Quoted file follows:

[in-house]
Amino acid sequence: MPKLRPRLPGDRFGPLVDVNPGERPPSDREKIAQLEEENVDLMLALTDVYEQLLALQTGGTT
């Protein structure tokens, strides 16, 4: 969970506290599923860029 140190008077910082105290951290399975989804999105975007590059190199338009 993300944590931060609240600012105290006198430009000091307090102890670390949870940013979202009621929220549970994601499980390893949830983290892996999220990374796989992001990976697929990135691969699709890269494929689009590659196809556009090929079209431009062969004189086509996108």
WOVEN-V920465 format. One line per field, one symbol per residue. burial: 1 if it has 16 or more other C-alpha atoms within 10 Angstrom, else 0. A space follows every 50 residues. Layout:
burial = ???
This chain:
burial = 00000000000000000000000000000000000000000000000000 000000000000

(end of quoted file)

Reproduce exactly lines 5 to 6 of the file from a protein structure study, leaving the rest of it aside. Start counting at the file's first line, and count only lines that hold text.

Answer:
burial = ???
This chain: